Ruby and Ajax

LUG Programming Course, 25th February 2008
After our brief, but intense, first look at Ruby, we can start using this excellent scripting language to create our first web application. We previously used the Prototype and libraries to dynamically modify an XHTML page, now we'll use Ajax via the Ajax.Autocompleter to 'talk' to a simple Ruby web application.
This lesson will introduce you to WEBrick, the Ruby web server, HTML forms, the ERB templating system, and Ajax.
Despite the amount of code involved, the lesson went quite quickly, and I managed to finish with about twenty minutes to spare. We used that time to go over some of the Ruby code again. Everyone seemed to enjoy the results of running their first web application. One student even started adding his own text files, which I found gratifying, because that was what the application was designed for – any number of plain text files.

The Word Search Web Application

Well don't get too excited, this isn't going to get Google worried. Our objective in this lesson is to use the WordCount class from the previous lesson so that the user can type a word, and then choose one of the text files that contains that word.
To make things a little more interesting, we want the results list to show the title and word count for each text file, we want to use Ajax to reduce the bandwidth to the server and increase responsiveness, and we also want to fall back to traditional HTTP requests and responses if JavaScript is not available.
A Little Architecture
Before we dive into the code, we'll have to spend a little time thinking about how we want to accomplish this task.
Obviously we need to learn how to use the Ajax.Autocompleter class in There is an example in the /tests/functional/ folder of the downloaded code, called ajax_autocompleter.html.
Further we'll need to write some Ruby to create our server application. This means we'll need to learn a little about the WEBrick server, and Ruby's templating system, called ERB. For a brief overview of WEBrick, there's the Gnome's Guide to WEBrick, by Yohanes Santoso. The class documentation provides plenty of examples for ERB.
Finally, our two paragraph specifications require a little more from our WordCount class than it currently handles – we need the count for a specific word. The WordCount class has this information, it's just that there's no method to get at it. We'll also need a class that parses all five text files, and which effectively becomes the search engine, and a class for the results.
Before we start our project, let's take a look at the folder layout:
This is a little more complicated than our previous examples. We've added an app/ folder which contains our Ruby code. Under the public/ folder we've added a sub-folder text/ containing the text files. Why go to all this trouble? The reason is security. We don't want a user to have access to our web application script files, only to the public static files, or to the results that our application sends back. Although our application will only be run localhost (this is to say, on our own computer), I'm trying to get you into the habit of keeping security in mind – it's a big bad world out there.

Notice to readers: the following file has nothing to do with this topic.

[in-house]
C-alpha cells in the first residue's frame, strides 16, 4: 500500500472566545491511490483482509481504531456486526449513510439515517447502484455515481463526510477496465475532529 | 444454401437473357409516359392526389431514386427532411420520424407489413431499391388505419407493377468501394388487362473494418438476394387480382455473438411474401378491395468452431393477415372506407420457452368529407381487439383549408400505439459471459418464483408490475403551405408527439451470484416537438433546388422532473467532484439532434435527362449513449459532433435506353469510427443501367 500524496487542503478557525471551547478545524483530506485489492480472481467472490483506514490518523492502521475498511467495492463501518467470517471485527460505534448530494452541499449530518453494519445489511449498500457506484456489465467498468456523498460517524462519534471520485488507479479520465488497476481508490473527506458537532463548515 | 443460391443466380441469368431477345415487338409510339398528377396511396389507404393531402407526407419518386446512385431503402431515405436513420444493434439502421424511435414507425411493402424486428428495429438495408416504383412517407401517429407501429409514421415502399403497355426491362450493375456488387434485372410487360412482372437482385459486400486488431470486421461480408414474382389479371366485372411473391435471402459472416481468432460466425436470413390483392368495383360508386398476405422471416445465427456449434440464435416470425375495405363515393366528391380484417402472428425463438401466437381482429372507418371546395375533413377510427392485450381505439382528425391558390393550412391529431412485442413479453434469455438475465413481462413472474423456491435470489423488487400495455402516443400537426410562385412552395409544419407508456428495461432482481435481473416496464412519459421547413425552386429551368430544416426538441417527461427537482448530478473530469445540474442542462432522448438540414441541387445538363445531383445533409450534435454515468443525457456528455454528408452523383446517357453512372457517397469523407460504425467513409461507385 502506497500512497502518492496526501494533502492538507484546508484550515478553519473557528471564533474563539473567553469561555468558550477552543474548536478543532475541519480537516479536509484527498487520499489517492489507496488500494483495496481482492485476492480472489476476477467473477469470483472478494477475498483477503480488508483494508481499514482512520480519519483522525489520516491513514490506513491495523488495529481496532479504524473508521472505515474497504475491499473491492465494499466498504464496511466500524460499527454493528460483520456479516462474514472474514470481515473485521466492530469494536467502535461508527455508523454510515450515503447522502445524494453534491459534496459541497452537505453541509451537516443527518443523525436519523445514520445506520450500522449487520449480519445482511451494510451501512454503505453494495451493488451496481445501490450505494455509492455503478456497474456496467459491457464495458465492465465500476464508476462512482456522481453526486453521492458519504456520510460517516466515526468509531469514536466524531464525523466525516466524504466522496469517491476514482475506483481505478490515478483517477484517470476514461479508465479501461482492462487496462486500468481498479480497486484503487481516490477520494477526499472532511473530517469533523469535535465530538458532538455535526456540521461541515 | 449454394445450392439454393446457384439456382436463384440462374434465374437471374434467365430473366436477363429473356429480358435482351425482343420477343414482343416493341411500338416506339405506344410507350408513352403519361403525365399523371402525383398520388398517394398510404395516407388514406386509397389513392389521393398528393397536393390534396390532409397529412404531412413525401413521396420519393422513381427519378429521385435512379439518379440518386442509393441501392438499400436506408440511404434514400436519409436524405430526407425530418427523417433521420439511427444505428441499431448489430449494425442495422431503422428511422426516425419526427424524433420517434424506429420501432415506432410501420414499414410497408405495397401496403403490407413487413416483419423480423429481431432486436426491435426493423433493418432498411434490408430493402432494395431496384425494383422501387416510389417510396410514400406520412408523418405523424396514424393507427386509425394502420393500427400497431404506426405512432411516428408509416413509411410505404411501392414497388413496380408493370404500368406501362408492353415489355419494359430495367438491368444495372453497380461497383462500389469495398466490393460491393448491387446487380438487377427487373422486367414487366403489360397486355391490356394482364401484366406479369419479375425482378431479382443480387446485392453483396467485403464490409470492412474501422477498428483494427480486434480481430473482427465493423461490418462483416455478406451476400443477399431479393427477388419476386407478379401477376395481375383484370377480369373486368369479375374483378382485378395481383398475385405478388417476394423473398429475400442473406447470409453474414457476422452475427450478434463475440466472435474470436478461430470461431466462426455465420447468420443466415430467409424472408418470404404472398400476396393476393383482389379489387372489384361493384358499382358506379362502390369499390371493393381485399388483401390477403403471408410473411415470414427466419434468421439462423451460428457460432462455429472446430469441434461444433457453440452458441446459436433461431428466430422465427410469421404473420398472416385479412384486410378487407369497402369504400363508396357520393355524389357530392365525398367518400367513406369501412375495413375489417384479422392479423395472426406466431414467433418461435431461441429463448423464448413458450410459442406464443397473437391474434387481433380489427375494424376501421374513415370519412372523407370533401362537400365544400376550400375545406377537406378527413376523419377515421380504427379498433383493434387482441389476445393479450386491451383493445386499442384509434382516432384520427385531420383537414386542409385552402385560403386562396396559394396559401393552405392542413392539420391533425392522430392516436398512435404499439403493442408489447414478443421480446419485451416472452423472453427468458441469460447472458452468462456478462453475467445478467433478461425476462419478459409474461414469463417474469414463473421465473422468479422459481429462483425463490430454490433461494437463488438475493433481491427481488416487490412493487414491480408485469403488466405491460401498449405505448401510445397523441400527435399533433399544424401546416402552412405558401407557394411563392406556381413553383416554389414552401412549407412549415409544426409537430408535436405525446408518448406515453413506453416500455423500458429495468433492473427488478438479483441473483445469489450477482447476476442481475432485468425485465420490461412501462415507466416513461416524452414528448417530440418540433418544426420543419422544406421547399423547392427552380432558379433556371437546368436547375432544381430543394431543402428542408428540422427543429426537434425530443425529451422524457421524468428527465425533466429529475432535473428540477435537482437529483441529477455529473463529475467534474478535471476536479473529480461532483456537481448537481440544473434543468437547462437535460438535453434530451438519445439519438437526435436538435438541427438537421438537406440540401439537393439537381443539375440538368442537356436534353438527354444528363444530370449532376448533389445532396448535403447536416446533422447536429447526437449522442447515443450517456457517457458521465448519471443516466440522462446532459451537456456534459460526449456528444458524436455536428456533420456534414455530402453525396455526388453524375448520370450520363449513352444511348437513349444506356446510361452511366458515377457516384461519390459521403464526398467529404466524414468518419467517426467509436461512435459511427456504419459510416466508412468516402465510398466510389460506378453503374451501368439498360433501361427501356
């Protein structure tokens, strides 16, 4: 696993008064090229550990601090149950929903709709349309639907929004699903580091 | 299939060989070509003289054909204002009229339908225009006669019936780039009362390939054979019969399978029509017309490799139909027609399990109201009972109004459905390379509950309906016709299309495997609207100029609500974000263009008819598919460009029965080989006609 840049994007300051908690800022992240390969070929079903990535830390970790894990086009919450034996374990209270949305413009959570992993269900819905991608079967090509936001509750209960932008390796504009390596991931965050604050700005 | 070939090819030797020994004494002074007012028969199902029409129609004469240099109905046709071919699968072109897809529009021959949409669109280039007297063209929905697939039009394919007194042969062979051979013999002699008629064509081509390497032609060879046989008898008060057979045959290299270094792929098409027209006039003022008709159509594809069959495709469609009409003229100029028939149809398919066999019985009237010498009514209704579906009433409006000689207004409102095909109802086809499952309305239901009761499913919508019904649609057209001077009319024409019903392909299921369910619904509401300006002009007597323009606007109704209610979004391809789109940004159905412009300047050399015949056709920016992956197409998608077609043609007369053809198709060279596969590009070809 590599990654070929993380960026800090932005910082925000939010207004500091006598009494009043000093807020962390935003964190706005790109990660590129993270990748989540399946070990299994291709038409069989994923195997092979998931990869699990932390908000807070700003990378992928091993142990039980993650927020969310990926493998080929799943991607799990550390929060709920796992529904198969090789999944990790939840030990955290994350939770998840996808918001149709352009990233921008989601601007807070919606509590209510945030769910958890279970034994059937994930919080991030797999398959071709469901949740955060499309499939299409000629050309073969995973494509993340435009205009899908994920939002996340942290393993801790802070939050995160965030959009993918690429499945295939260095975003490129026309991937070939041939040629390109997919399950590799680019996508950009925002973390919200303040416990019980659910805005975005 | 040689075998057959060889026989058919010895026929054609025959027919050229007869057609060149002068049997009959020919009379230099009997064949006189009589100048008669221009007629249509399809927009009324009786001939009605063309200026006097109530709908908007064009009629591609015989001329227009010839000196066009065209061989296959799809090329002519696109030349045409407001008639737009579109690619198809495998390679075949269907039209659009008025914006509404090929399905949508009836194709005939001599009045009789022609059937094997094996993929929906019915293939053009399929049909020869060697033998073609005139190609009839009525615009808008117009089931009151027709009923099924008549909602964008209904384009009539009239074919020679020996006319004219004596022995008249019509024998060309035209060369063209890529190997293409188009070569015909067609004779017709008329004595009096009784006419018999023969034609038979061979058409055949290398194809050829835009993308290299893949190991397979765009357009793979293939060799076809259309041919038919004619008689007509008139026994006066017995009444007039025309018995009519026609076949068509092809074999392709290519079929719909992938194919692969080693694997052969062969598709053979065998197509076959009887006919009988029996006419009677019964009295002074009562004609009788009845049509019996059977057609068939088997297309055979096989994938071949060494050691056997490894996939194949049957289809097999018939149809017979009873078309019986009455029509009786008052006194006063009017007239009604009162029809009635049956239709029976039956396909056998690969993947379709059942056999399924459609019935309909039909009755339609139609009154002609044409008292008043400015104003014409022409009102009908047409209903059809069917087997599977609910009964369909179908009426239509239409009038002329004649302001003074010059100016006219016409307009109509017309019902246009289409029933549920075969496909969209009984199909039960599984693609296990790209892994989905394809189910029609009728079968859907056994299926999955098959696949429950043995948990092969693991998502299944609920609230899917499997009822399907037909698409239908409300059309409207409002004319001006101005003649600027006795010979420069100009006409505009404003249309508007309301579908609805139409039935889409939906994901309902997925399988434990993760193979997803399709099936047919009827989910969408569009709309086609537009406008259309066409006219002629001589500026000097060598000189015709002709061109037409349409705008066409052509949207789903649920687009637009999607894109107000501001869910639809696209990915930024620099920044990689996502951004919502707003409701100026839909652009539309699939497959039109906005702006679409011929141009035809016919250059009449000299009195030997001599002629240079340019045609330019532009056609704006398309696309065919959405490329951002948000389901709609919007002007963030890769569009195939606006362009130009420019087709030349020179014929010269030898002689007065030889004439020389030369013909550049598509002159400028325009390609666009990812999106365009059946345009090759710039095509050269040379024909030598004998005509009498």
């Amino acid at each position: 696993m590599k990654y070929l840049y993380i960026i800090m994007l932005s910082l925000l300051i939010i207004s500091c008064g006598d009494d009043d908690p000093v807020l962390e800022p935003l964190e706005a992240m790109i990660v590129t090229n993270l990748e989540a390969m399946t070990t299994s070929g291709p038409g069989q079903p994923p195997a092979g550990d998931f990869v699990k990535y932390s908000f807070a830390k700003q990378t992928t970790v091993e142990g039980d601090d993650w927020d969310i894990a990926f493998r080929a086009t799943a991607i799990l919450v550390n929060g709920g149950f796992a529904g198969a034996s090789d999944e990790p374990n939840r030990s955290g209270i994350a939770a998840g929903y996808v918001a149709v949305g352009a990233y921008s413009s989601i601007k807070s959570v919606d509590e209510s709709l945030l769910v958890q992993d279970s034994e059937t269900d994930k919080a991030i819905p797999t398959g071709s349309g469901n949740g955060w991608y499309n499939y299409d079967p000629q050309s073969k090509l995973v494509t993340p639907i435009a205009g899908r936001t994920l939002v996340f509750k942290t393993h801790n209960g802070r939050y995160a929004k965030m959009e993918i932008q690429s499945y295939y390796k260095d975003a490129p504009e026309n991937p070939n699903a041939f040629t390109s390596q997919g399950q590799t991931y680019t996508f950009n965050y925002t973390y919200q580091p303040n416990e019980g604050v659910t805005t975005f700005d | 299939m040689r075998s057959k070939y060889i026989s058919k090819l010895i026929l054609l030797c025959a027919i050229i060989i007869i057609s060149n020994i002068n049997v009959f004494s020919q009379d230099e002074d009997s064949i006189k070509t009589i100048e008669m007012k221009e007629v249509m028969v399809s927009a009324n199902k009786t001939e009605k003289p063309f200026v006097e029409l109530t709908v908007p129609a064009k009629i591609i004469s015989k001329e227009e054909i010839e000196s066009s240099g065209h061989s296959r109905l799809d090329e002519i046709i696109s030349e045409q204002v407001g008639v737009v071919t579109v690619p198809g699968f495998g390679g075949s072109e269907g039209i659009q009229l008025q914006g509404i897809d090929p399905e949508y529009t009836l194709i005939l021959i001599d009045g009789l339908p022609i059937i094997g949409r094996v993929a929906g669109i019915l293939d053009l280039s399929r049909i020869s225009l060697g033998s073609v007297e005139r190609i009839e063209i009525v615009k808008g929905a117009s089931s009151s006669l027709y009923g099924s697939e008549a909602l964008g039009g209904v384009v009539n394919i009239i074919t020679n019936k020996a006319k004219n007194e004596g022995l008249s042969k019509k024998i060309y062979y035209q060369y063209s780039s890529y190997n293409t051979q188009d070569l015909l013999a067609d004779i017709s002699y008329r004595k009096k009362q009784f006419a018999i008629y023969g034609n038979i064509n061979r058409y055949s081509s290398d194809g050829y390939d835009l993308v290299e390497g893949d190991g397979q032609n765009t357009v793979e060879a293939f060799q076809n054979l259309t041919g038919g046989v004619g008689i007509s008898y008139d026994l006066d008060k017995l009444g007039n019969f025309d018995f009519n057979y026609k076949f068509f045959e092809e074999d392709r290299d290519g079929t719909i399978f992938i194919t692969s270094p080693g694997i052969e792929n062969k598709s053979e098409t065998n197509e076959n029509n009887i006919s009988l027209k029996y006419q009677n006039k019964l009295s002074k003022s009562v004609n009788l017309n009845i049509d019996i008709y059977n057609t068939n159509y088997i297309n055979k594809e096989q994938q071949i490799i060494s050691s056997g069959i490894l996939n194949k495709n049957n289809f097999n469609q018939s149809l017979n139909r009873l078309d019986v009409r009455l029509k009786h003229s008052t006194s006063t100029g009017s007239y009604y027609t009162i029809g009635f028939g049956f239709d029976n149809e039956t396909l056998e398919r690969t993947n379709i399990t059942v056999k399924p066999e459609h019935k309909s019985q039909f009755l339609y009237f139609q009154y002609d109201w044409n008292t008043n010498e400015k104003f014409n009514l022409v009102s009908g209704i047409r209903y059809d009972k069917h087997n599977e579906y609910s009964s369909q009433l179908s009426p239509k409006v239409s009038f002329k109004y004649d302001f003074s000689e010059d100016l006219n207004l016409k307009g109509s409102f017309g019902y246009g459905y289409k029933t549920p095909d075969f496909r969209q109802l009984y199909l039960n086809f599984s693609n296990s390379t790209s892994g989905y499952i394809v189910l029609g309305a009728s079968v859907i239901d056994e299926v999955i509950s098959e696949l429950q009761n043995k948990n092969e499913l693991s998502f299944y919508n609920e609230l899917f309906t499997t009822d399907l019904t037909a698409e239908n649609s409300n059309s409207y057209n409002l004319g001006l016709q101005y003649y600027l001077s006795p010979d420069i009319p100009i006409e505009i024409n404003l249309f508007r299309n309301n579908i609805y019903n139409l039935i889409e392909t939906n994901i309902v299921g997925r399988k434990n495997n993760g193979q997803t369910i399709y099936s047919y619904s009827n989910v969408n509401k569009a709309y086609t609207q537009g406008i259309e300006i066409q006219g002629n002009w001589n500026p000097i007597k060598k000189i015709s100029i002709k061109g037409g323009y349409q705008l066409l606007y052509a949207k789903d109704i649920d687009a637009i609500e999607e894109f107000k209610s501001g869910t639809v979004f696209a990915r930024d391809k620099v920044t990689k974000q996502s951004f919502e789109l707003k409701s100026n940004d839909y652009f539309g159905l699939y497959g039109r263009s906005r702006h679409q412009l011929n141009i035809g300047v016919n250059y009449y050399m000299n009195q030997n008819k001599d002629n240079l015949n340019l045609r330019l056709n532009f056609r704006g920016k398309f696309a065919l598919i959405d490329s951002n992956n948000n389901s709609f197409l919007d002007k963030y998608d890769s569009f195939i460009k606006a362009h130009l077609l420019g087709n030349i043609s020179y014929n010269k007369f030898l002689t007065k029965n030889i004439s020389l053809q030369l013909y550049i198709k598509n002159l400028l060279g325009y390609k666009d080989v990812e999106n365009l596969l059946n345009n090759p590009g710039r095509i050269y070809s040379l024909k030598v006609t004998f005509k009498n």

The Search Classes
We'll build our web application in two files, one for the server (server.rb), and one for the search classes (search.rb). Of course, we'll also be using our word_count.rb file from the last lesson, which we'll copy into the app/ folder.
As always, you can download the source code for this lesson, via the link given at the end of this discussion. First then, let's take a look at our 'search engine' in search.rb.
01 require 'pathname'
02 require 'word_count'
04 # Add a method to our existing class
05 class WordCount
07   attr_accessor :url
09   # Return the count for a specific word
10   def word_count(word)
11     (count = @word_hash[word]) ? count : 0
12   end
13 end
We need to add a couple of methods to our original WordCount class. Since Ruby is a dynamic language, it allows us to reopen existing class definitions (including built-in classes like String), and make the necessary changes. Since these changes are specifically for this application, we prefer not to change the original code.
Lines 1 and 2 use the Kernel.require method to load external scripts into memory. We'll see this in more detail in our server application code.
Line 7 adds a (read and write) accessor method for the url of the text file. We'll need this, because the URL is different from the file path we use to parse the file.
Lines 10 to 12 adds a new method word_count which returns the word count for a specified word. The ternary operator is used to ensure that a numeric value of 0 is returned when the @word_hash does not contain the word.
15 # Holds the result of a word search
16 class Result
18   attr_reader :url, :title, :count
20   def initialize(wc, count)
21     @url = wc.url
22     @title = wc.title